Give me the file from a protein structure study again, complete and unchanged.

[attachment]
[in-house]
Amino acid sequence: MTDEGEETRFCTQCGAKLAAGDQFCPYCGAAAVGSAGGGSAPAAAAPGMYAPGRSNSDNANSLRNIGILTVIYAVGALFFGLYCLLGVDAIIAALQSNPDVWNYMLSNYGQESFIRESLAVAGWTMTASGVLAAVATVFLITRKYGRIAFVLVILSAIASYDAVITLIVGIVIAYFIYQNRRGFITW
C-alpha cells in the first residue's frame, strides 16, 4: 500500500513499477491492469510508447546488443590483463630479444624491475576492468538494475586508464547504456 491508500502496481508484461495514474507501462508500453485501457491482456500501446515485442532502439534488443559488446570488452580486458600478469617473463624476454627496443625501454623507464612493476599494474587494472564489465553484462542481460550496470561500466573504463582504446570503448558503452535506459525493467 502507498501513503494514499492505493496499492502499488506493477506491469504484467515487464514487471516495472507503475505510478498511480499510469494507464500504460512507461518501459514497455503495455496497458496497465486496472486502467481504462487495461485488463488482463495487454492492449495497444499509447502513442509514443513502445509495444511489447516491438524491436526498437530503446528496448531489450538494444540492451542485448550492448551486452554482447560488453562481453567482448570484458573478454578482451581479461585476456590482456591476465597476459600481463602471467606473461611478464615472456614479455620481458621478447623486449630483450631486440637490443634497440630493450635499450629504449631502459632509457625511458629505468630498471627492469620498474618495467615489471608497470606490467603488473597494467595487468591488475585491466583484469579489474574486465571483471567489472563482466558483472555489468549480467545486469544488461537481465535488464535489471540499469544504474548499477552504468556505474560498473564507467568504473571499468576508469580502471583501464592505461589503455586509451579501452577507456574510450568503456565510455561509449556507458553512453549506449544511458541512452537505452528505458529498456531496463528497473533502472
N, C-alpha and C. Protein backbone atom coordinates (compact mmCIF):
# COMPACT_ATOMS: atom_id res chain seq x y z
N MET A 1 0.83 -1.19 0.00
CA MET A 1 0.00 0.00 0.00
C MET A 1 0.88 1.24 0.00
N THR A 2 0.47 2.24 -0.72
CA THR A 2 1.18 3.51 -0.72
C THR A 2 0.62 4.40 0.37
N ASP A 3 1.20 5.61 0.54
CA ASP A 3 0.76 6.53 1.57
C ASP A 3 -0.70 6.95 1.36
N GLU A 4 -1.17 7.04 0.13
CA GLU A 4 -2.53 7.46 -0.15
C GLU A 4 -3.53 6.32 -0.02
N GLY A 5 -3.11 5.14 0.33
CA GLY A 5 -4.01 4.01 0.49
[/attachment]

[in-house]
Amino acid sequence: MTDEGEETRFCTQCGAKLAAGDQFCPYCGAAAVGSAGGGSAPAAAAPGMYAPGRSNSDNANSLRNIGILTVIYAVGALFFGLYCLLGVDAIIAALQSNPDVWNYMLSNYGQESFIRESLAVAGWTMTASGVLAAVATVFLITRKYGRIAFVLVILSAIASYDAVITLIVGIVIAYFIYQNRRGFITW
C-alpha cells in the first residue's frame, strides 16, 4: 500500500513499477491492469510508447546488443590483463630479444624491475576492468538494475586508464547504456 491508500502496481508484461495514474507501462508500453485501457491482456500501446515485442532502439534488443559488446570488452580486458600478469617473463624476454627496443625501454623507464612493476599494474587494472564489465553484462542481460550496470561500466573504463582504446570503448558503452535506459525493467 502507498501513503494514499492505493496499492502499488506493477506491469504484467515487464514487471516495472507503475505510478498511480499510469494507464500504460512507461518501459514497455503495455496497458496497465486496472486502467481504462487495461485488463488482463495487454492492449495497444499509447502513442509514443513502445509495444511489447516491438524491436526498437530503446528496448531489450538494444540492451542485448550492448551486452554482447560488453562481453567482448570484458573478454578482451581479461585476456590482456591476465597476459600481463602471467606473461611478464615472456614479455620481458621478447623486449630483450631486440637490443634497440630493450635499450629504449631502459632509457625511458629505468630498471627492469620498474618495467615489471608497470606490467603488473597494467595487468591488475585491466583484469579489474574486465571483471567489472563482466558483472555489468549480467545486469544488461537481465535488464535489471540499469544504474548499477552504468556505474560498473564507467568504473571499468576508469580502471583501464592505461589503455586509451579501452577507456574510450568503456565510455561509449556507458553512453549506449544511458541512452537505452528505458529498456531496463528497473533502472
N, C-alpha and C. Protein backbone atom coordinates (compact mmCIF):
# COMPACT_ATOMS: atom_id res chain seq x y z
N MET A 1 0.83 -1.19 0.00
CA MET A 1 0.00 0.00 0.00
C MET A 1 0.88 1.24 0.00
N THR A 2 0.47 2.24 -0.72
CA THR A 2 1.18 3.51 -0.72
C THR A 2 0.62 4.40 0.37
N ASP A 3 1.20 5.61 0.54
CA ASP A 3 0.76 6.53 1.57
C ASP A 3 -0.70 6.95 1.36
N GLU A 4 -1.17 7.04 0.13
CA GLU A 4 -2.53 7.46 -0.15
C GLU A 4 -3.53 6.32 -0.02
N GLY A 5 -3.11 5.14 0.33
CA GLY A 5 -4.01 4.01 0.49